to Boles International Beverage Company
          ("BIBCO"). (Id., ex. 3.)
12/12/83  Minutes of a meeting of the BWTC board of
          directors indicate that the transfer has
          occurred. (Id., ex. 5.)
1/13/84   Boles "consider[s] the transfer to have
          taken place as of" this date. (Id. vol. I, 59.)
1/16/84   The first account is assigned to Commercial
          Credit. The invoice representing the
          account lists Boles & Company, Inc. as the
          account creditor. (Broyde 1/9/87 decl., ex.
          A.)
2/1/84    A memorandum from Golden states that the
          transfer is effective as of this date. (Lomas
          9/26/86 decl., ex. A.)
3/84      Lomas believes Allied has begun operating
          the beverage business by March 1984.
          (Lomas 1/3/86 decl., ¶¶ 3, 4).[5]
3/1/84    BWTC warrants to Bank that Allied is
          conducting the beverage business. (Boles
          depo. vol. I, 173, ex. 16.)
3/28/84   Martina J. McKee, an inspector for the
          Federal Bureau of Alcohol, Tobacco, and
          Firearms is assigned to conduct an
          investigation into BWTC's import licensing.
          (McKee depo., 13.)
4/9/84    A memorandum from Leonard Quaranto,
          BWTC General Counsel, to another BWTC
          officer states that either BCI or Allied
          operates the beverage business. (Reiff
          decl., ex. L.) George Tingo, outside counsel
          to BWTC, informs McKee that he has been
          hired to straighten out the "mess" and
          determine which BWTC subsidiary is
 
*812
          conducting which business. (McKee depo.,
          ex. 2.)
5/1/84    Lomas becomes President of BCI. (Lomas
          1/9/87 decl., ¶ 2.)
5/3/84    Quaranto states in another memorandum
          that Allied should be the applicant for the
          federal import license. (Boles depo., ex. 21.)
5/16/84   Lomas becomes President of Allied.
          (Lomas 1/9/87 decl., ¶ 2.) For the first
          time, Commercial Credit receives an invoice
          with the name Boles & Company, Inc.
          crossed out. (Broyde 1/9/87 decl., ex. B)
5/17/84   Allied, under the name of BIBCO, signs a
          supply contract with Coopers brewery, one
          of three from whom the beverage business
          regularly purchases. (Cooper decl., ex. 3.)
5/24/84   Allied, under the name BIBCO, signs a
          supply contract with Belhaven brewery.
          (Lomas 1/9/87 decl., ex. 3.)
6/5/84    Some beverage invoices bear the name
          Boles & Company, Inc. until this date.
          (Broyde 1/9/87 decl., ex. A.)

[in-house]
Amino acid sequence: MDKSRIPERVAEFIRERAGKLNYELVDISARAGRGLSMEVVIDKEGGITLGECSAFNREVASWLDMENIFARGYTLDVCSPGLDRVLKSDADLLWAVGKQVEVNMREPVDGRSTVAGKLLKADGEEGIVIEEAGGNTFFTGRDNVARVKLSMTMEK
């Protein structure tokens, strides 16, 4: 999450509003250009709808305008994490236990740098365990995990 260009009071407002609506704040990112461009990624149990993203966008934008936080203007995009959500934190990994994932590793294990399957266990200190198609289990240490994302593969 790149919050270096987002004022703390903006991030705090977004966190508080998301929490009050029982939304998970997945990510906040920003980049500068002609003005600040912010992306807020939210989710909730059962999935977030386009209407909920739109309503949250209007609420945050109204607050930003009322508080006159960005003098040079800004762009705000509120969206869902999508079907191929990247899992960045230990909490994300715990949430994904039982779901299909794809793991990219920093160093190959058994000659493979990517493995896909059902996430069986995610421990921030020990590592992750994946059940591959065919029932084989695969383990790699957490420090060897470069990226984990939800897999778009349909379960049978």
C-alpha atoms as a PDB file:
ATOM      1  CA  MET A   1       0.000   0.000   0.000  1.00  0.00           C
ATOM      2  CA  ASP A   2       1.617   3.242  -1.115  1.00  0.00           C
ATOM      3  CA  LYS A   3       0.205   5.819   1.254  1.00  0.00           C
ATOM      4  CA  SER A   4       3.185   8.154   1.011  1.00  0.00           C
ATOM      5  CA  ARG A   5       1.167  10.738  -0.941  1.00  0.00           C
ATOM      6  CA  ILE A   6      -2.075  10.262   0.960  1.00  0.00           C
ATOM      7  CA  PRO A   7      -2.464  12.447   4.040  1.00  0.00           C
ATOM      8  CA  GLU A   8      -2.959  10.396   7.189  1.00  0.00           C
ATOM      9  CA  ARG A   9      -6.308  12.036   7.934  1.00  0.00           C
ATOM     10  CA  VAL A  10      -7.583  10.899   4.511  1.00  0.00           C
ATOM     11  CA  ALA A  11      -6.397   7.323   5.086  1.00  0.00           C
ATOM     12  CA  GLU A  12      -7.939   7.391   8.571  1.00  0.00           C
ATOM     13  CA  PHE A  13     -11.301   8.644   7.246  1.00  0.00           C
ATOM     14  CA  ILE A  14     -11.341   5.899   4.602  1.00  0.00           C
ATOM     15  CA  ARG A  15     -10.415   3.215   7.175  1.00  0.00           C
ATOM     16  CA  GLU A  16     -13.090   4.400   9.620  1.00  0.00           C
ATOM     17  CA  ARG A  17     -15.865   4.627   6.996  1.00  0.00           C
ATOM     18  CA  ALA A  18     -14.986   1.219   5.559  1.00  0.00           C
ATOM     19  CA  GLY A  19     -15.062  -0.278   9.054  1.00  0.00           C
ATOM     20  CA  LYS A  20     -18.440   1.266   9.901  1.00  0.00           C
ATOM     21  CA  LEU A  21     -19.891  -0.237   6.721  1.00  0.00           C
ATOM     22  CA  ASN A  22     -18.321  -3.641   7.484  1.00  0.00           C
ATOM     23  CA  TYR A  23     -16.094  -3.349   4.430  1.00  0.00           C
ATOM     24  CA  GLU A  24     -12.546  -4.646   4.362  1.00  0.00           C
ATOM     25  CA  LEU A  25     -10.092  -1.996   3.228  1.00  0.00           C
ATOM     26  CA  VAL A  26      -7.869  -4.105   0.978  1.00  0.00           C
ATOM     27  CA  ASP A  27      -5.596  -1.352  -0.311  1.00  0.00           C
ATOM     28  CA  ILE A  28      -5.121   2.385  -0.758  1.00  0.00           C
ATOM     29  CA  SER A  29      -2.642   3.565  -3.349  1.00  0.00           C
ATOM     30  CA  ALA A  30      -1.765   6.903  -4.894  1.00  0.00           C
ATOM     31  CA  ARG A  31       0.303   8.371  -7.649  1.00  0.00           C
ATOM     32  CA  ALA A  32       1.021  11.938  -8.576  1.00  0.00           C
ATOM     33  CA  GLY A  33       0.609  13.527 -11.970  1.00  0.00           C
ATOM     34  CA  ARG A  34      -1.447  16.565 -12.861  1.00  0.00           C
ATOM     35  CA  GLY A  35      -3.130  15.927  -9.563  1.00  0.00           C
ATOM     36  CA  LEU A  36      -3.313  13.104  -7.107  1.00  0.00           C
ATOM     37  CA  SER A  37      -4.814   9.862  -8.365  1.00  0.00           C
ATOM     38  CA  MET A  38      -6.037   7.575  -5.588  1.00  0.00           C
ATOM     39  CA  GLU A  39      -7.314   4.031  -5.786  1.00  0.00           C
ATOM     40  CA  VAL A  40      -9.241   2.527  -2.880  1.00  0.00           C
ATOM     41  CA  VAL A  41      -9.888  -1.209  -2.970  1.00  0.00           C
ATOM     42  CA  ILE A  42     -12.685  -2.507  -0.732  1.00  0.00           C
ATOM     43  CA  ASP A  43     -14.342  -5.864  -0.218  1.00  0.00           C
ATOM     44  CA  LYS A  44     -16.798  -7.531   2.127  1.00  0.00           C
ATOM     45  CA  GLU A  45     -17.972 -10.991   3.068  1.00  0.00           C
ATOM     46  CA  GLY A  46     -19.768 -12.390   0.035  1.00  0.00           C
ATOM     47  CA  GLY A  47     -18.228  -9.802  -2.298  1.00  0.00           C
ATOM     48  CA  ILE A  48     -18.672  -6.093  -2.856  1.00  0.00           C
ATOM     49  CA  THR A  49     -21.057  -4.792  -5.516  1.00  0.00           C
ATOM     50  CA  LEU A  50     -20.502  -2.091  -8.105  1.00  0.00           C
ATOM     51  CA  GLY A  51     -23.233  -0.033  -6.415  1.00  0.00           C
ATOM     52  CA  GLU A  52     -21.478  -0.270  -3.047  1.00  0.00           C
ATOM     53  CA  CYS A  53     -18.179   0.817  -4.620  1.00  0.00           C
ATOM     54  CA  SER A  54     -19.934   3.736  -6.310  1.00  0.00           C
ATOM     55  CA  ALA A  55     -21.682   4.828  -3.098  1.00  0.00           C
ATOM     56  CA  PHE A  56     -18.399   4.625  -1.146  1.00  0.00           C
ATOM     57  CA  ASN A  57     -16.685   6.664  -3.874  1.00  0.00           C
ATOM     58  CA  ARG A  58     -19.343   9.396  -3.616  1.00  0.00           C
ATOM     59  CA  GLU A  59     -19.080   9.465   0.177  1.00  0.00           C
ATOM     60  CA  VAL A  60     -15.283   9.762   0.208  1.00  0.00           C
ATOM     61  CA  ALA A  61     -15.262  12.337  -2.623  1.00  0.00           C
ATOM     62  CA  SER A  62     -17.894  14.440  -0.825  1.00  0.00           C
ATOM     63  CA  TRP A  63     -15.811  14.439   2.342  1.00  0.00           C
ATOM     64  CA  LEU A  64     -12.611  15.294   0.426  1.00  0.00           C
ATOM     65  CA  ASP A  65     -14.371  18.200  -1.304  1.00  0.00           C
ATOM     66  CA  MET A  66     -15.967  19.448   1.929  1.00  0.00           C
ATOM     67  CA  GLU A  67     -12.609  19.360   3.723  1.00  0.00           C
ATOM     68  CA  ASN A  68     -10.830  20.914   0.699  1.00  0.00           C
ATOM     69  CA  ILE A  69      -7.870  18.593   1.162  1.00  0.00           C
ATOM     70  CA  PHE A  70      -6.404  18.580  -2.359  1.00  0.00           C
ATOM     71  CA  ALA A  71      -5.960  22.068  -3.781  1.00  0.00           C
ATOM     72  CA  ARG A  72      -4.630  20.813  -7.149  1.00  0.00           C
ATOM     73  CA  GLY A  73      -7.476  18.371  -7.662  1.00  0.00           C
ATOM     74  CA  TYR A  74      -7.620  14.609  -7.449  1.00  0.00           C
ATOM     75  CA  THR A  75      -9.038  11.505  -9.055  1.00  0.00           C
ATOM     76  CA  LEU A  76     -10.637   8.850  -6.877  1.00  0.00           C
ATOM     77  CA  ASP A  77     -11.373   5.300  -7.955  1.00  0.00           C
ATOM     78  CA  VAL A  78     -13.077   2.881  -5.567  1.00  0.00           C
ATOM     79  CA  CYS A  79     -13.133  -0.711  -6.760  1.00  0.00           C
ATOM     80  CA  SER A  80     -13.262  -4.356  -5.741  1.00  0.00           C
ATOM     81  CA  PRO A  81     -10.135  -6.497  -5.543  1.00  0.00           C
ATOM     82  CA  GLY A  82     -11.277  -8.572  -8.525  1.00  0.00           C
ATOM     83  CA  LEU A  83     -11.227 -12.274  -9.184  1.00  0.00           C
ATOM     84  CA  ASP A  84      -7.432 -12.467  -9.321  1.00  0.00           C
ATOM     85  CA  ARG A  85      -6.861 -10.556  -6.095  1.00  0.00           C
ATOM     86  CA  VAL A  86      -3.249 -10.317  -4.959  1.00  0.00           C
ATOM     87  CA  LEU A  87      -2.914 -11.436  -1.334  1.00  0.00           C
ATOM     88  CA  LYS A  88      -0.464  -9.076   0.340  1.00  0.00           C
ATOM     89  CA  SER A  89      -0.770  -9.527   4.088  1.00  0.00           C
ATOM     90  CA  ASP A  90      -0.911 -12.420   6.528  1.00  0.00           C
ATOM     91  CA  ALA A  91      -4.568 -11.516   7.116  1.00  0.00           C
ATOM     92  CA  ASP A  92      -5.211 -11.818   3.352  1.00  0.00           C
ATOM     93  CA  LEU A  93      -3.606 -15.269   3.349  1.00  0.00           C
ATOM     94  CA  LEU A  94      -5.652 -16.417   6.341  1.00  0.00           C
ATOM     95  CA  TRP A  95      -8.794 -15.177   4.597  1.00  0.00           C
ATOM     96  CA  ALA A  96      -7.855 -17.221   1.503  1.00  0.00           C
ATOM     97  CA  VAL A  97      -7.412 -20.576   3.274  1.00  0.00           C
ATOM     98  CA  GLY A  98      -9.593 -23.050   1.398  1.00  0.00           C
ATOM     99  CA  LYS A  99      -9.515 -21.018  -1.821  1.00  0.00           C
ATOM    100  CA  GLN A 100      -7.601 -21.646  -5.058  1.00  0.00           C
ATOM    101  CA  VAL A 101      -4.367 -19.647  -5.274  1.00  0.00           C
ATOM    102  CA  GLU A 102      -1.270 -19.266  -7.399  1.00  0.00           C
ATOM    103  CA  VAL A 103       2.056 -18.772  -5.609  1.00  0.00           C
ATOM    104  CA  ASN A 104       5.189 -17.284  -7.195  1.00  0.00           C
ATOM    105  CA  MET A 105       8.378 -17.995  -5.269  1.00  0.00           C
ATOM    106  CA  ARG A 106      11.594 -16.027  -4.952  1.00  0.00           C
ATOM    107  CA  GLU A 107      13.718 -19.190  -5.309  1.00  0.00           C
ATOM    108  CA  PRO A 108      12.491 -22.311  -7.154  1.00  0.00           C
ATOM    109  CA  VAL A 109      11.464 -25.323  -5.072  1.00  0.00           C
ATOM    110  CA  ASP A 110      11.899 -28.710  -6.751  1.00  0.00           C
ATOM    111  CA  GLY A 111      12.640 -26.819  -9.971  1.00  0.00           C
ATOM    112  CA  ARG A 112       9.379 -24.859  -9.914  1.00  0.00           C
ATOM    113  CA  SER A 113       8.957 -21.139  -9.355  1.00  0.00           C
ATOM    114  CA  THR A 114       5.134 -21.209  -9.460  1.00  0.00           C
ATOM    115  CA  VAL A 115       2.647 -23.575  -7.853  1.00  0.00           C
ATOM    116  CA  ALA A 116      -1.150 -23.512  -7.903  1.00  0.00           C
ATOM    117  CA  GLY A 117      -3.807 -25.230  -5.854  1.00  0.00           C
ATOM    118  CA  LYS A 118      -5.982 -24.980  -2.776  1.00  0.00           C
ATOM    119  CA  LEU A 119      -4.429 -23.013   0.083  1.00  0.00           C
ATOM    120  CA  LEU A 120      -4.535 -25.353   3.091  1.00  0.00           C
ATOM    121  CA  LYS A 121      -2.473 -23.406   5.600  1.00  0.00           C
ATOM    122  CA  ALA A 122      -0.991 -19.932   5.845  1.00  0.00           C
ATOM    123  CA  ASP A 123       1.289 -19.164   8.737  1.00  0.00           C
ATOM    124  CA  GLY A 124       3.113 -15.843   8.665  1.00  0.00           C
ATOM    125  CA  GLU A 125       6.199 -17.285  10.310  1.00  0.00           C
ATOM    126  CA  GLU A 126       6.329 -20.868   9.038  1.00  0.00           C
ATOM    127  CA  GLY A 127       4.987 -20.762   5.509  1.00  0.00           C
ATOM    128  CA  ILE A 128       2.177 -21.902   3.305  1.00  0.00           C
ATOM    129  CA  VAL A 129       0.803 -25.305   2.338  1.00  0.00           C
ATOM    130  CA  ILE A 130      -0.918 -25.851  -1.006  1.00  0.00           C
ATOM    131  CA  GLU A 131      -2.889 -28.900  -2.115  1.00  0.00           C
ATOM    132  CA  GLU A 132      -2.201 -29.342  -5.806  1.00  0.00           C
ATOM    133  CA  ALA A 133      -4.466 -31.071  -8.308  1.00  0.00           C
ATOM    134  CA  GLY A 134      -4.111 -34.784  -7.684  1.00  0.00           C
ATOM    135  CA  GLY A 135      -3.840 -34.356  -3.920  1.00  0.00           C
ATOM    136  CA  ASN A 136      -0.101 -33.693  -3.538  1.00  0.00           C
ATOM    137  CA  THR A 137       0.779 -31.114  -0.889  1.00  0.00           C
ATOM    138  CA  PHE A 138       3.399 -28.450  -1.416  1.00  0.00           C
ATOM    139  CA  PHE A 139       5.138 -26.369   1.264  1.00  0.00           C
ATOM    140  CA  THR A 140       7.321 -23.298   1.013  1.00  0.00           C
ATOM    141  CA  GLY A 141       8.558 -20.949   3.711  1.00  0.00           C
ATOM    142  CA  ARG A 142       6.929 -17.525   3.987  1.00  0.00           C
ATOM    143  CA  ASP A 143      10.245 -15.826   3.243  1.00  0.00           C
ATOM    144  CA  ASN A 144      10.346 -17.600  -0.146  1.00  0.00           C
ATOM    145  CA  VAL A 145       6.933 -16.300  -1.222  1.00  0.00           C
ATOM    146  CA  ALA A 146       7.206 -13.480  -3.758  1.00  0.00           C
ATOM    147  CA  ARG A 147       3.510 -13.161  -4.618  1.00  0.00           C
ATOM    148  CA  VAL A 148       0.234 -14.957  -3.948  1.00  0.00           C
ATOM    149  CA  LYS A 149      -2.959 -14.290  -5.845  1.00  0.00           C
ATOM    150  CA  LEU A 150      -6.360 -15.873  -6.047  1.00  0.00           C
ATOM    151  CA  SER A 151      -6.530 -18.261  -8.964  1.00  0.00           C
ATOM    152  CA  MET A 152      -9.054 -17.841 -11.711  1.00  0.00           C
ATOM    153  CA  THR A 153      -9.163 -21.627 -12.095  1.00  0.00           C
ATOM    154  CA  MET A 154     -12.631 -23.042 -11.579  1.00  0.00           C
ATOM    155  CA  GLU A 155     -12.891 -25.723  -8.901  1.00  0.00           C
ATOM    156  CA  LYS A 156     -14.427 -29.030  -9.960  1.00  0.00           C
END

6/11/84   A certificate of amendment changing
          Allied's name to BIBCO is filed with the
          California Secretary of State.
6/18/84   BIBCO makes earliest application for state
          license to distribute alcohol. (Lomas 1/9/87
          decl., ex. 7.)
6/29/84   A federal import license is granted to
          BIBCO. (McKee depo., ex. 4.)
6/30/84   A financial statement for the first six
          months of 1984 shows "Boles Beverage"
          with $1,300,000 in income. "Boles
          California" has no income. Boles Beverage
          is Allied/BIBCO. Boles California is BCI.
          (Lomas 1/9/87 decl., ¶¶ 13, 14, ex. 1, 2.)
7/11/84   Greenall Whitley, the beverage business's
          third supplier, is notified that BIBCO is
          conducting the beverage business. (Reiff
          1/9/87 decl., ex. N.)
8/16/84   For the first time, a beverage invoice lists
          BIBCO as the account creditor. (Broyde
          1/9/87 decl., ex. C.)

Thus, as of the end of April 1984, all invoices representing beverage accounts continued to be issued in the name of Boles & Company, Inc., and licenses and contracts with suppliers were in that name as well. The only financial statement available during this period shows Allied and Boles Beverage as separate entities, and there was confusion among BWTC personnel as to which company operated the beverage business.

As of the end of May, most beverage invoices had the Boles & Company, Inc. name crossed out, but some were still issued in that name. Two of the contracts with suppliers were in BIBCO's name. BWTC personnel had decided that Allied should conduct the beverage business, but the transfer of the federal import license and state wholesaling licenses into BIBCO's name was not completed until the end of June. As of that time, Allied had officially changed its name to BIBCO, although invoices were not issued in BIBCO's name until August 1984.

 

C. The Factoring Transaction